Git Notes: git's coolest, most unloved feature
https://tylercipriani.com/blog/2022/11/19/git-notes-gits-coolest-most-unloved-feature/, posted Nov '22 by peter in development git versioncontrol
Once a commit cements itself in git’s history—that’s it. It’s impossible to amend a commit message buried deep in a repo’s log.
But git notes enable you to amend new information about old commits in a special namespace. And they’re capable of so much more.
Notes stow metadata about anything tracked by git—any object: commits, blobs, and trees. All without futzing with the object itself.
https://www.conventionalcommits.org/, posted Dec '21 by peter in development documentation git reference versioncontrol
The Conventional Commits specification is a lightweight convention on top of commit messages. It provides an easy set of rules for creating an explicit commit history; which makes it easier to write automated tools on top of. This convention dovetails with SemVer, by describing the features, fixes, and breaking changes made in commit messages.
Abandoning Gitflow and GitHub in favour of Gerrit
www.beepsend.com/2016/04/05/abandoning-gitflow-github-favour-gerrit/, posted 2016 by peter in development git opinion toread versioncontrol
GitHub is the go-to place to host your open source projects, that much is well known. A lot of companies also use their paid plans to get the ecosystem around GitHub for their own code. Why would you want to use anything else? We took the decision to move away from GitHub and in the end we benefitted hugely!
https://github.com/orrc/git-webhook-proxy, posted 2015 by peter in continuousdelivery development git networking software versioncontrol
Acts as a proxy for incoming webhooks between your Git hosting provider and your continuous integration server.
When a Git commit webhook is received, the repository in question will be mirrored locally (or updated, if it already exists), and then the webhook will be passed on to your CI server, where it can start a build, using the up-to-date local mirror.
factor[e] :: Applying / Merging Changes From One Git Repository To Another
factore.ca/blog/51-applying-merging-changes-from-one-git-repository-to-another, posted 2015 by peter in development git howto reference versioncontrol
This tutorial demonstrates how to apply changes made to a project hosted in one git repository onto a completely separate project in a different git repository: essentially, merging changes between two totally separate git repositories. If you don't use git, this will likely not interest you much.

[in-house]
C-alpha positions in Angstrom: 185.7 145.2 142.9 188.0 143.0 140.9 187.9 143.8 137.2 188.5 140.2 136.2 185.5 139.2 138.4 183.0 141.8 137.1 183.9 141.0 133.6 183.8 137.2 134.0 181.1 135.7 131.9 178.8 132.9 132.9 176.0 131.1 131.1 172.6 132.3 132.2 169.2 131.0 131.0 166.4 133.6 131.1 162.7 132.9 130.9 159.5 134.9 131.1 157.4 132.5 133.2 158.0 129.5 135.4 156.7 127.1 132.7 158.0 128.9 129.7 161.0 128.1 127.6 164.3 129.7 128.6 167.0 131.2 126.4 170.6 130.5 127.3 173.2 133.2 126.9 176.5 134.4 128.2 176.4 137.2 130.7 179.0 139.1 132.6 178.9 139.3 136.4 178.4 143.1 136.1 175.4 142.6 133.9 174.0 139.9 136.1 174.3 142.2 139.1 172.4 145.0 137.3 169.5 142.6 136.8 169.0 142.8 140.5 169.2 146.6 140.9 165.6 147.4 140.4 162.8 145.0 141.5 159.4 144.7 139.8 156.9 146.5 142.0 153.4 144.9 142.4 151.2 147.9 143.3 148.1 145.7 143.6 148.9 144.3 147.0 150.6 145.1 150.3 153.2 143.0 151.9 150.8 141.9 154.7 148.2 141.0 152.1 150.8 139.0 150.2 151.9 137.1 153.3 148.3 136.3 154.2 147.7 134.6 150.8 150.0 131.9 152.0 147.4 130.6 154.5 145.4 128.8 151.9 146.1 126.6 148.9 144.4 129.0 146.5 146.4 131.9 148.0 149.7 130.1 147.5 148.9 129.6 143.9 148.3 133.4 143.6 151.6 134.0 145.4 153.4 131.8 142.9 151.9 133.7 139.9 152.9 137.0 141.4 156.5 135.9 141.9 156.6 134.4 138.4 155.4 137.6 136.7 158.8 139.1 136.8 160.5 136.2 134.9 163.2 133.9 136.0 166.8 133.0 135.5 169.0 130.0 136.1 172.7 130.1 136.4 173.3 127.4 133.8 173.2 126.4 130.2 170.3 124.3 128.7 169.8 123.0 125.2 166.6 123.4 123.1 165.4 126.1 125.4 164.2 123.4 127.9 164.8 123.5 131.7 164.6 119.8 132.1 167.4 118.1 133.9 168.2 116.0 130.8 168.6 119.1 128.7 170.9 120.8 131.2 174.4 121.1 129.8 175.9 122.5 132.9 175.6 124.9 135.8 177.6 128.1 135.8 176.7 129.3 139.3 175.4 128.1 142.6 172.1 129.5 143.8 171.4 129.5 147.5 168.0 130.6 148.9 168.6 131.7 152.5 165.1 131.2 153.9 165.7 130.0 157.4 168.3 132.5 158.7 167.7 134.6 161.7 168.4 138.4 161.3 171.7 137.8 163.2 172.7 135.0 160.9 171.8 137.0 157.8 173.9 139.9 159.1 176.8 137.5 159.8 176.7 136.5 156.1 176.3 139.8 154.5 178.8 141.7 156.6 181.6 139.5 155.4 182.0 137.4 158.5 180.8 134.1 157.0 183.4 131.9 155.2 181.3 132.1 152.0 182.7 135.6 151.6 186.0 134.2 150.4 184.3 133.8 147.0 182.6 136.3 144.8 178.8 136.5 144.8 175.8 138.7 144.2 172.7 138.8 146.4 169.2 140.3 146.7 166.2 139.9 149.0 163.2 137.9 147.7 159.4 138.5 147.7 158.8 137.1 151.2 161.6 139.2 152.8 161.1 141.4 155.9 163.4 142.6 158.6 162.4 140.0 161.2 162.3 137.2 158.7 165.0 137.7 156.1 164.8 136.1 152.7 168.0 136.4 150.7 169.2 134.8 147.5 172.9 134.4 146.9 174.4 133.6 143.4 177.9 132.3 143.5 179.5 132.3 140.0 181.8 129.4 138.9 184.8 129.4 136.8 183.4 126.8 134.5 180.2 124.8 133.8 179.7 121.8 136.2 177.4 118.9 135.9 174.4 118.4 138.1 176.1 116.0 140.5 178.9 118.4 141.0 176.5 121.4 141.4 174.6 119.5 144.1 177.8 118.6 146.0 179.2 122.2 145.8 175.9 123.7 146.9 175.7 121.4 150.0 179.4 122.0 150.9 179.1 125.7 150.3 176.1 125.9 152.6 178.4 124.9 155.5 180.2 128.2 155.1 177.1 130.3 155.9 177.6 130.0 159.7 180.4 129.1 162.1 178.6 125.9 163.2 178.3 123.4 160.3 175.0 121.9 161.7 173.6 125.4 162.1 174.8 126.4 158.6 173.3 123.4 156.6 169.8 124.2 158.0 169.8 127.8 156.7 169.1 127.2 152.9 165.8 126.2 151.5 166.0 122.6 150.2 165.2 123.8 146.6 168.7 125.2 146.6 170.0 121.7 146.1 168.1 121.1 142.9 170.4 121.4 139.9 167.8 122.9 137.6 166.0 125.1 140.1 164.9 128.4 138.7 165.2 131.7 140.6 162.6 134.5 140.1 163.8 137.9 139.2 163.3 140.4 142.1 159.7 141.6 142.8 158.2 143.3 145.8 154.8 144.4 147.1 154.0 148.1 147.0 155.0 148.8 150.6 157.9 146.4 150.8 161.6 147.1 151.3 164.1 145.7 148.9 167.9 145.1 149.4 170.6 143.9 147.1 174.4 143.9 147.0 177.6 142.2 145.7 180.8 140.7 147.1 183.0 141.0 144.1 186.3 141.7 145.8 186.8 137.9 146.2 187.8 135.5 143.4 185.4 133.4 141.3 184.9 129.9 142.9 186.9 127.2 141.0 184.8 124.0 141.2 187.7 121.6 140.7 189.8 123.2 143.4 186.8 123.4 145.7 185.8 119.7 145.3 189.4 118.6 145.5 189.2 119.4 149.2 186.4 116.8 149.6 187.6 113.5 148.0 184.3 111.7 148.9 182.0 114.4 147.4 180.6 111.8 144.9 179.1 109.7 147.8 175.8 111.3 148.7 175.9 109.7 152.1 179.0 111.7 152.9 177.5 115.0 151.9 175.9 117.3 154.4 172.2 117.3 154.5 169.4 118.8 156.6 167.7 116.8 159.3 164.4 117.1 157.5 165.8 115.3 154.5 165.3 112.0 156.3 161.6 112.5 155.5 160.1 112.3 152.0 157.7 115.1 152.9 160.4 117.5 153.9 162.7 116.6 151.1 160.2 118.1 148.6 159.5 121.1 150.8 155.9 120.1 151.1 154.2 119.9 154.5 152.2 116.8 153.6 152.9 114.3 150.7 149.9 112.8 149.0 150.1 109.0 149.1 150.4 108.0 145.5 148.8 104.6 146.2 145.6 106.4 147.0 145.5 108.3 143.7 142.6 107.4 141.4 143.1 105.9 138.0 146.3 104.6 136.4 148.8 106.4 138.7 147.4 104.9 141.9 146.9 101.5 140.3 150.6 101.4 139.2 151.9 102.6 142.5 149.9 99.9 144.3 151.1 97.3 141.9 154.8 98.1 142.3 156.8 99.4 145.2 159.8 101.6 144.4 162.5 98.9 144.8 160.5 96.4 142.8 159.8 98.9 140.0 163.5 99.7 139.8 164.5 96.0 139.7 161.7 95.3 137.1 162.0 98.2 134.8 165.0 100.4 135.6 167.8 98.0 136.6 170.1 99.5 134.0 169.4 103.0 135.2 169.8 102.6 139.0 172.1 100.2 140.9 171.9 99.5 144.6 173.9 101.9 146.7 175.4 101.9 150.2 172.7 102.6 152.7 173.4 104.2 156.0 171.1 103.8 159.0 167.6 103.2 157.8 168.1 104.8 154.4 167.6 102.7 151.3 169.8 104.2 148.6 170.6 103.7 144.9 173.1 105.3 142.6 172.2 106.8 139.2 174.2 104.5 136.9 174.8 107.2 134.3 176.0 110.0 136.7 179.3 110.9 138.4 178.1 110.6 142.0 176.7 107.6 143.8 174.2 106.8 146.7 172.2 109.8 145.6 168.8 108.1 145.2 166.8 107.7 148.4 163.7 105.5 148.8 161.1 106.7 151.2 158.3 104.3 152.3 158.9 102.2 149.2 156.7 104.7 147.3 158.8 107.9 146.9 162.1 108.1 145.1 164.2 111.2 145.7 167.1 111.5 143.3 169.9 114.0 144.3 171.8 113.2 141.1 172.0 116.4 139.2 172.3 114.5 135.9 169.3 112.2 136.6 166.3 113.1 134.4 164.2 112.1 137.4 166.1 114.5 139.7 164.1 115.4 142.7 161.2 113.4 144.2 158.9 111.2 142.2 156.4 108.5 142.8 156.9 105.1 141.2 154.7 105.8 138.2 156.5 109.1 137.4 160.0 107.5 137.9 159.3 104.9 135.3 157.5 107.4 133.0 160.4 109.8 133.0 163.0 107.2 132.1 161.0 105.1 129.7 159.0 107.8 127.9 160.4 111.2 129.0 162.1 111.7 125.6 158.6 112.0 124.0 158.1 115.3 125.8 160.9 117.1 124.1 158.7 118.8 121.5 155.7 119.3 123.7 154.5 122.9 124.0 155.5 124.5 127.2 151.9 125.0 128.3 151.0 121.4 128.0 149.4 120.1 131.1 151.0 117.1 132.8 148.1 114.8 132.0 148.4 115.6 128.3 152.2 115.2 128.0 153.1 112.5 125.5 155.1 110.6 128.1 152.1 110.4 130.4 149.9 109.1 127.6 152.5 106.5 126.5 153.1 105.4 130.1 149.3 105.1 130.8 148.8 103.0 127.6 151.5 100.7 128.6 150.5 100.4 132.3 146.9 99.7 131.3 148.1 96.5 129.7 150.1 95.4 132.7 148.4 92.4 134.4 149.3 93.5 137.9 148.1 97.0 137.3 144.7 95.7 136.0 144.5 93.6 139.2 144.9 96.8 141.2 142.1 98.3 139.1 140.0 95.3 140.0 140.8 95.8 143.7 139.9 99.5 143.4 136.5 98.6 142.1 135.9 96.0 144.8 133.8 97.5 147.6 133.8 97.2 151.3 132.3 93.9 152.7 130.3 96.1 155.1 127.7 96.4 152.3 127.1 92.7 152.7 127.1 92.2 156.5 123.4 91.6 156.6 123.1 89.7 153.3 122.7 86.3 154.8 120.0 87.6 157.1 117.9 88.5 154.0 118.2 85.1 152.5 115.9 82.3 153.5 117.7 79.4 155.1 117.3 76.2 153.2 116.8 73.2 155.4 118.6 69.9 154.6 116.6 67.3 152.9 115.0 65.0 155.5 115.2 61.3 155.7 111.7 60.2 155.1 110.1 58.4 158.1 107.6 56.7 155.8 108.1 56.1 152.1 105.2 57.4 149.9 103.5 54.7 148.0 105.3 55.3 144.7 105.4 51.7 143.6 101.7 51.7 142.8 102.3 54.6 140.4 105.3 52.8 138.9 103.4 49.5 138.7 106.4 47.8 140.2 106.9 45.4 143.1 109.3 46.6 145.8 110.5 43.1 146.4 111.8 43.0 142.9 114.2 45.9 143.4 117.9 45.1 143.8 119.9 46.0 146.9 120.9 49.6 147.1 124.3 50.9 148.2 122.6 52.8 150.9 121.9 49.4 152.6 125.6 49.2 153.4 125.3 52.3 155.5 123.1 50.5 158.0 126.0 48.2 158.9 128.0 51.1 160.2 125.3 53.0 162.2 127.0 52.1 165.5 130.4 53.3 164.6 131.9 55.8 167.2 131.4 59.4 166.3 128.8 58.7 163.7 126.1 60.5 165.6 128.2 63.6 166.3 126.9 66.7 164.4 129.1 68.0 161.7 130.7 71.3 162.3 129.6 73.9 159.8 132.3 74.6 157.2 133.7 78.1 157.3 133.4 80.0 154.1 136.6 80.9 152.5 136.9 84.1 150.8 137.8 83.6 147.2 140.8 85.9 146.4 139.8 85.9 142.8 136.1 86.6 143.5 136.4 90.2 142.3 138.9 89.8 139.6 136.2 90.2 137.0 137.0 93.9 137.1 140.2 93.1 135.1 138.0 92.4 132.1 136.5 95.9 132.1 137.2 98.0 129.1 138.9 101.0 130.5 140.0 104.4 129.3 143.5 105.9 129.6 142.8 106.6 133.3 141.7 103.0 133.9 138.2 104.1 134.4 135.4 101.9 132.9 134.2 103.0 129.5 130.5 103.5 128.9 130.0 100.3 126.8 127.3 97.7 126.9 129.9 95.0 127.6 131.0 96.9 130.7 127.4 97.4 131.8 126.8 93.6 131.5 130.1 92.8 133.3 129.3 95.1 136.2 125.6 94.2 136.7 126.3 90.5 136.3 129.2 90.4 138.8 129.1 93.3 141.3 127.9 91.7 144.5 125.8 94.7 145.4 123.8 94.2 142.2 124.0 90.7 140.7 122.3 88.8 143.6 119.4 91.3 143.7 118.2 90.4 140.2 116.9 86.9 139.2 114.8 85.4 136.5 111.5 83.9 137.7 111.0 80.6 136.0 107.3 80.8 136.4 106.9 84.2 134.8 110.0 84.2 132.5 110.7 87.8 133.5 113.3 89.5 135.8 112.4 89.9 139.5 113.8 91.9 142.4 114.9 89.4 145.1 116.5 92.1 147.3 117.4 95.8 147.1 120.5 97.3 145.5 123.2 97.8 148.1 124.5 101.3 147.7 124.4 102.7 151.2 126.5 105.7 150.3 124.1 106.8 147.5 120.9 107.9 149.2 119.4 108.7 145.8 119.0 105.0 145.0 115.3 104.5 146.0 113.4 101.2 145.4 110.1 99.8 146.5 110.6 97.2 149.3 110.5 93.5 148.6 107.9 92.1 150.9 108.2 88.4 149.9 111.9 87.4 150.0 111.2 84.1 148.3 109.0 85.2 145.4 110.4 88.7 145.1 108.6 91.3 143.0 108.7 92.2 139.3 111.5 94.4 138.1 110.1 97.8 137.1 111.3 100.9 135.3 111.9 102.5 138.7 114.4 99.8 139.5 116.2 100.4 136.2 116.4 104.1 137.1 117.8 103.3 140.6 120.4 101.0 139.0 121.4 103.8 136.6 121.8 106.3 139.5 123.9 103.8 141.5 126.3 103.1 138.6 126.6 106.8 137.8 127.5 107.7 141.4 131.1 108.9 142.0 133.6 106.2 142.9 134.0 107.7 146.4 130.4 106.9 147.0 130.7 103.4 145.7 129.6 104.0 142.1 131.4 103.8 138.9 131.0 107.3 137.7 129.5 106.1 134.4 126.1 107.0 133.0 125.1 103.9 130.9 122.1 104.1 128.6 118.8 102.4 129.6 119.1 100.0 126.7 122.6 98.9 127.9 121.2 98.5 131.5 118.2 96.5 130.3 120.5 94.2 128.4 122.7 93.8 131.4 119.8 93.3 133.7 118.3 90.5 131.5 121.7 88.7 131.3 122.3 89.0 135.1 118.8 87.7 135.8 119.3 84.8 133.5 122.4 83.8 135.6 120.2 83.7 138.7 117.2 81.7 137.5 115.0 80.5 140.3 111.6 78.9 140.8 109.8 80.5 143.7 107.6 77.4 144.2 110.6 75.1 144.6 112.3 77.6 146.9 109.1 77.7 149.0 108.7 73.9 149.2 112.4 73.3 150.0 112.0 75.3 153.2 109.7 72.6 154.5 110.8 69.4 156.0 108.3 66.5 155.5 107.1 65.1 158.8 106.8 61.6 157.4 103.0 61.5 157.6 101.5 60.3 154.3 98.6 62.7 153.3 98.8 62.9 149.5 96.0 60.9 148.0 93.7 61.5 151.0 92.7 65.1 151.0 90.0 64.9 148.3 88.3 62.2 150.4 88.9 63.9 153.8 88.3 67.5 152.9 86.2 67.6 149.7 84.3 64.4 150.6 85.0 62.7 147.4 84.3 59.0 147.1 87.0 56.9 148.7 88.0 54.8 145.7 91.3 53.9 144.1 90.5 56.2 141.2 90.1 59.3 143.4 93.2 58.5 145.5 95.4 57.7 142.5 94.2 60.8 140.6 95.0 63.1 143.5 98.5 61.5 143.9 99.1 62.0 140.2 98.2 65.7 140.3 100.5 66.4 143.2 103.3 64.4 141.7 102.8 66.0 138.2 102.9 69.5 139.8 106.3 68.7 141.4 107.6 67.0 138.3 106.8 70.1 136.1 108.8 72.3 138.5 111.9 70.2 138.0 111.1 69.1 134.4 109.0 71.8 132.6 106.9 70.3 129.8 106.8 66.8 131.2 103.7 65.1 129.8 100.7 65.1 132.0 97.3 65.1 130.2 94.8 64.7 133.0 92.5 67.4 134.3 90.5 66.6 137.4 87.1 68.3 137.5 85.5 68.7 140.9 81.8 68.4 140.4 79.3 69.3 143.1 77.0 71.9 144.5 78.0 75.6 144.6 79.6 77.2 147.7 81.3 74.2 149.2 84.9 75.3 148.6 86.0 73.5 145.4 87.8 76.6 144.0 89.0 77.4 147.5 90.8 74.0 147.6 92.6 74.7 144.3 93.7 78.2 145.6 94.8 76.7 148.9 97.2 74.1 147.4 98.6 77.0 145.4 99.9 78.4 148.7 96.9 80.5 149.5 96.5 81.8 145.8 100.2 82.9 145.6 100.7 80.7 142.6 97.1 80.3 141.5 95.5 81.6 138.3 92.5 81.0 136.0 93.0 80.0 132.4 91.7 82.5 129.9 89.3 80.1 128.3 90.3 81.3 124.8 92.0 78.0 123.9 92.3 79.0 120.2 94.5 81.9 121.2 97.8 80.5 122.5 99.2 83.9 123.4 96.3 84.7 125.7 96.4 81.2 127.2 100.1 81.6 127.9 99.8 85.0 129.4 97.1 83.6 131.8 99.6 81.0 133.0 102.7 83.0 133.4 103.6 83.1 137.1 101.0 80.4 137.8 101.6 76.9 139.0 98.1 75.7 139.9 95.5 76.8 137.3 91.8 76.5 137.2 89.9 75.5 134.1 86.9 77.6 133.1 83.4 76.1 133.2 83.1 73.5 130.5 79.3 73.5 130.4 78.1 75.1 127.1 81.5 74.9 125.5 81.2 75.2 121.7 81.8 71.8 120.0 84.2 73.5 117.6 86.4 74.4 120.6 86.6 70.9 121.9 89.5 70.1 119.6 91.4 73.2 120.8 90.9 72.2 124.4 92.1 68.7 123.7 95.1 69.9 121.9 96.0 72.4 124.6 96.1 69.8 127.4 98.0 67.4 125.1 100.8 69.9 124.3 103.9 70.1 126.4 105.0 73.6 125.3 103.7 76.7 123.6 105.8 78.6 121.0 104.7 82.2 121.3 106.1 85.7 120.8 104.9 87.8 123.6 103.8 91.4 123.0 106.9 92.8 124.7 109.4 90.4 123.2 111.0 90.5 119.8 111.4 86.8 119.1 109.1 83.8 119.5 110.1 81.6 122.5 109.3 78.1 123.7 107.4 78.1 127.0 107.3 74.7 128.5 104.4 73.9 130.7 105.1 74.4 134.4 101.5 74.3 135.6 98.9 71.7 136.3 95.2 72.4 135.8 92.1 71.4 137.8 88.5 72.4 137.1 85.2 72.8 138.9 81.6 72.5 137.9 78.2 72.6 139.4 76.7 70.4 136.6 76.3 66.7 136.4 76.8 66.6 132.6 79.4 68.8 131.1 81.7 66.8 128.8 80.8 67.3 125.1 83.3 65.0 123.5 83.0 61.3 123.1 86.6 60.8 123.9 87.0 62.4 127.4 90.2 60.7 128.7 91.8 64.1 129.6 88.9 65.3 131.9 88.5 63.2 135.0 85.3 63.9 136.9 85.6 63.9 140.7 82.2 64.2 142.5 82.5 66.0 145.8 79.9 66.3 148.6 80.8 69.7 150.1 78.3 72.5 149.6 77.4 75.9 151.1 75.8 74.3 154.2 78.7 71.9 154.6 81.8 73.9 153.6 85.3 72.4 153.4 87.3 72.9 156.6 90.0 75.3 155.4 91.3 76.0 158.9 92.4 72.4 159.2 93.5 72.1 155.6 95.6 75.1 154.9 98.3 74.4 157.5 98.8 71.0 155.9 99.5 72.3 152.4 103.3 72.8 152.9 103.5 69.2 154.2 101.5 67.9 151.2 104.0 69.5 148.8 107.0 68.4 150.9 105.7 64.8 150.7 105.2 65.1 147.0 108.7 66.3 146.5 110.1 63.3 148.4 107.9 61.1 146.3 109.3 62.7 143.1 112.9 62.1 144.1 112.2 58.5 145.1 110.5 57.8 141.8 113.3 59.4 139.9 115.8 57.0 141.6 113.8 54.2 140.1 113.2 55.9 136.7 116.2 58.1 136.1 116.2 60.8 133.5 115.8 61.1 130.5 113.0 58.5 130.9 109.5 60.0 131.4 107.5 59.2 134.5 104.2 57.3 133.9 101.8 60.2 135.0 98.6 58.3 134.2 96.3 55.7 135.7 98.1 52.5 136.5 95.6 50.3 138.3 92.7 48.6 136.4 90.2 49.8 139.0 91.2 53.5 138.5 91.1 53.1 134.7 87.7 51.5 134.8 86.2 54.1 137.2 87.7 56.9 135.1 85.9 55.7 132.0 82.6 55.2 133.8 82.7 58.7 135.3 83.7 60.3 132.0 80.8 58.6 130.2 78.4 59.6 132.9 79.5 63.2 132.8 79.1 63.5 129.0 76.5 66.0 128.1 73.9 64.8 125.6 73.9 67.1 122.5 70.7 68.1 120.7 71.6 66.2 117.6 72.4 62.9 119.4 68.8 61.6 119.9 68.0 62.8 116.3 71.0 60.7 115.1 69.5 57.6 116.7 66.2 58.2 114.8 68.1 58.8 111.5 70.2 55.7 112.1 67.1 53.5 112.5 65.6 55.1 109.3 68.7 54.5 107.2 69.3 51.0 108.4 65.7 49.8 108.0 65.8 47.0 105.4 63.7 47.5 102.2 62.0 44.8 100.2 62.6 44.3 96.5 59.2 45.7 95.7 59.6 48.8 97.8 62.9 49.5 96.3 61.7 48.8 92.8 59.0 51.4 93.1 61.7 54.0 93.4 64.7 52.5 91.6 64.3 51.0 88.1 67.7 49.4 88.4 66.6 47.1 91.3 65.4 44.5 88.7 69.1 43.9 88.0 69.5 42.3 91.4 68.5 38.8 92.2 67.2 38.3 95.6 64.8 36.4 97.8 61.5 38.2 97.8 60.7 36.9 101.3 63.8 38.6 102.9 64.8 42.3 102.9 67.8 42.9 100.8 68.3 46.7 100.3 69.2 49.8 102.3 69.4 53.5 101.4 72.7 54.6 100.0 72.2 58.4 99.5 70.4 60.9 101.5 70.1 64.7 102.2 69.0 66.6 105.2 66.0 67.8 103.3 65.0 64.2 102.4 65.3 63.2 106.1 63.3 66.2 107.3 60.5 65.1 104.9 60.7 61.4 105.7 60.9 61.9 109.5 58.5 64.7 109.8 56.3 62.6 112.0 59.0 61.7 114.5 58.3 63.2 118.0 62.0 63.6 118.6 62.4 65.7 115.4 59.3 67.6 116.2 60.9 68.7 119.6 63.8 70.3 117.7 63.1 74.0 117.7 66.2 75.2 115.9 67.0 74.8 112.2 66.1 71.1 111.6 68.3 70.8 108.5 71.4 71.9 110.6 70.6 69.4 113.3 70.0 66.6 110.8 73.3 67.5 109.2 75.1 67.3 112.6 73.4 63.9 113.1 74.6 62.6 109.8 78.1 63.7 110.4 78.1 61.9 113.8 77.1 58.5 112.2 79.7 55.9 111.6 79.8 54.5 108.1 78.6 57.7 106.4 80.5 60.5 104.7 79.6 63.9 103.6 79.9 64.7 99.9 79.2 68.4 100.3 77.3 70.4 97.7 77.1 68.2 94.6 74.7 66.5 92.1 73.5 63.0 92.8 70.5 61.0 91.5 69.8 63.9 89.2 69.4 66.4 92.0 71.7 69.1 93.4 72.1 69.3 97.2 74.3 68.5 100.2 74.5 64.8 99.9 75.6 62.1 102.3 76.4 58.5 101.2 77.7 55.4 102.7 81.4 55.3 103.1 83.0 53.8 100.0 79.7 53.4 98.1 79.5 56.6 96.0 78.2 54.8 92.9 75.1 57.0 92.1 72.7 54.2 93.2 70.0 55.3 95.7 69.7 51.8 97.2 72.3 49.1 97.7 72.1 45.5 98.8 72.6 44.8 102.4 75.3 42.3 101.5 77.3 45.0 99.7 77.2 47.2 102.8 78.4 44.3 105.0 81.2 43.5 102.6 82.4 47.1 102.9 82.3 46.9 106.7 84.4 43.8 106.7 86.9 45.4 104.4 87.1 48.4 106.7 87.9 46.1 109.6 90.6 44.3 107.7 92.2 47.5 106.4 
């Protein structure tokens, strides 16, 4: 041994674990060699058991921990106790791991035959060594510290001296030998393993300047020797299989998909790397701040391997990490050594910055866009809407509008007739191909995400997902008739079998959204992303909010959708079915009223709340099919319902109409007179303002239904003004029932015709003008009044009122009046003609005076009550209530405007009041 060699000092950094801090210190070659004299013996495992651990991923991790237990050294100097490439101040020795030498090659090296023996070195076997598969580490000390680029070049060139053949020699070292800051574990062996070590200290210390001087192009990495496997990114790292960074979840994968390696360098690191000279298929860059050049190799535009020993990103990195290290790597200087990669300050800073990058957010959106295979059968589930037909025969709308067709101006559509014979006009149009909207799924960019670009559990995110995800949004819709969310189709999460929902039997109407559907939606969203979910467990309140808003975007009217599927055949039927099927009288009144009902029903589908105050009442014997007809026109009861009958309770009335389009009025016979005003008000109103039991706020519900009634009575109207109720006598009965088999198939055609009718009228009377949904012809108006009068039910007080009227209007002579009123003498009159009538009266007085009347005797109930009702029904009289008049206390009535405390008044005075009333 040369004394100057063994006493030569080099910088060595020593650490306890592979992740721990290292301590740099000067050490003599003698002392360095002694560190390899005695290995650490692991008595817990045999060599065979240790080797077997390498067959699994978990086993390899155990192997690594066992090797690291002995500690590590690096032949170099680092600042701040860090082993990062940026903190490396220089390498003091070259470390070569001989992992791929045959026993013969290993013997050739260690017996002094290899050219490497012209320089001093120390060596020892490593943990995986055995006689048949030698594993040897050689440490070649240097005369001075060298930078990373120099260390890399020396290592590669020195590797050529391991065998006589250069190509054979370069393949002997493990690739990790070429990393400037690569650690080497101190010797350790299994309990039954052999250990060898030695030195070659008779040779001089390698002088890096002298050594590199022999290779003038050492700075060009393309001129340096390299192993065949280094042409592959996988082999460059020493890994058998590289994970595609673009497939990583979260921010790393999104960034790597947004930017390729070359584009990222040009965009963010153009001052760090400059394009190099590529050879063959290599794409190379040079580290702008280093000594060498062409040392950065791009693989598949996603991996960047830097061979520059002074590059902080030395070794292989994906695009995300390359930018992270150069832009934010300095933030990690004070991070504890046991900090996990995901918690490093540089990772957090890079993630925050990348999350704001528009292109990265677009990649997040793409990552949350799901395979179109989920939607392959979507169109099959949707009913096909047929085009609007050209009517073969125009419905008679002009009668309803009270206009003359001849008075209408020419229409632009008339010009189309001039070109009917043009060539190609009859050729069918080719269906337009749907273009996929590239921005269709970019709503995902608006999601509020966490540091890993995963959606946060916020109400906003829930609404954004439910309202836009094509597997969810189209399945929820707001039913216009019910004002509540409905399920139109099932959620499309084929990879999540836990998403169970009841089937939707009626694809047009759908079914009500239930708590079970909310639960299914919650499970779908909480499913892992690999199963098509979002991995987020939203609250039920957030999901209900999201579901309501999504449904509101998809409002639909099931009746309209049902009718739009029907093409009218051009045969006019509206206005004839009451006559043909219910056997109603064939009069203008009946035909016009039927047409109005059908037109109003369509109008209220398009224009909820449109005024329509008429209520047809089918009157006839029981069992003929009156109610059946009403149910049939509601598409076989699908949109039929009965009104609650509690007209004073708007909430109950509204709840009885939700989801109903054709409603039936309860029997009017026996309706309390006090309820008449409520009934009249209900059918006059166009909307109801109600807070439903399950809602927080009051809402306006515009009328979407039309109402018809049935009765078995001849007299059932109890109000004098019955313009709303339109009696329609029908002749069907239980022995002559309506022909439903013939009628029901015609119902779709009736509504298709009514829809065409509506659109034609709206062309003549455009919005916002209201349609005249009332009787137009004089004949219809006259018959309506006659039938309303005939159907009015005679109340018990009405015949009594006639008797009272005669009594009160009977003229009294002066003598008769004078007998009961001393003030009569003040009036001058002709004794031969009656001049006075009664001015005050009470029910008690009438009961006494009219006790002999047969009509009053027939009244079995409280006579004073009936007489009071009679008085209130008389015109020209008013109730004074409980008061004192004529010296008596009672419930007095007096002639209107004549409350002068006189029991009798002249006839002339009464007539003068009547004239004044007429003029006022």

https://github.com/arc90/git-sweep, posted 2015 by peter in development git versioncontrol
A command-line tool that helps you clean up Git branches that have been merged into master.
How to undo (almost) anything with Git
https://github.com/blog/2019-how-to-undo-almost-anything-with-git, posted 2015 by peter in git howto reference versioncontrol
In this post, I'm going to take a look at some common scenarios where you might want to "undo" a change you've made and the best way to do it using Git.
scottchacon.com/2011/08/31/github-flow.html, posted 2015 by peter in continuousdelivery development git management versioncontrol
So, why don’t we use git-flow at GitHub? Well, the main issue is that we deploy all the time. The git-flow process is designed largely around the “release”. We don’t really have “releases” because we deploy to production every day - often several times a day. We can do so through our chat room robot, which is the same place our CI results are displayed. We try to make the process of testing and shipping as simple as possible so that every employee feels comfortable doing it.
There are a number of advantages to deploying so regularly. If you deploy every few hours, it’s almost impossible to introduce large numbers of big bugs. Little issues can be introduced, but then they can be fixed and redeployed very quickly. Normally you would have to do a ‘hotfix’ or something outside of the normal process, but it’s simply part of our normal process - there is no difference in the GitHub flow between a hotfix and a very small feature.
BFG Repo-Cleaner by rtyley
https://rtyley.github.io/bfg-repo-cleaner/, posted 2015 by peter in free git opensource software versioncontrol
The BFG is a simpler, faster alternative to git-filter-branch for cleansing bad data out of your Git repository history:
* Removing Crazy Big Files * Removing Passwords, Credentials & other Private data
https://github.com/ingydotnet/git-hub, posted 2015 by peter in development free git shell software versioncontrol
The hub subcommand for git, allows you to perform many of the operations made available by GitHub's v3 REST API, from the git commandline command.
You can fork, create, delete and modify repositories. You can get information about users, repositories and issues. You can star, watch and follow things, and find out who else is doing the same. The API is quite extensive. With this command you can do many of your day to day GitHub actions without needing a web browser.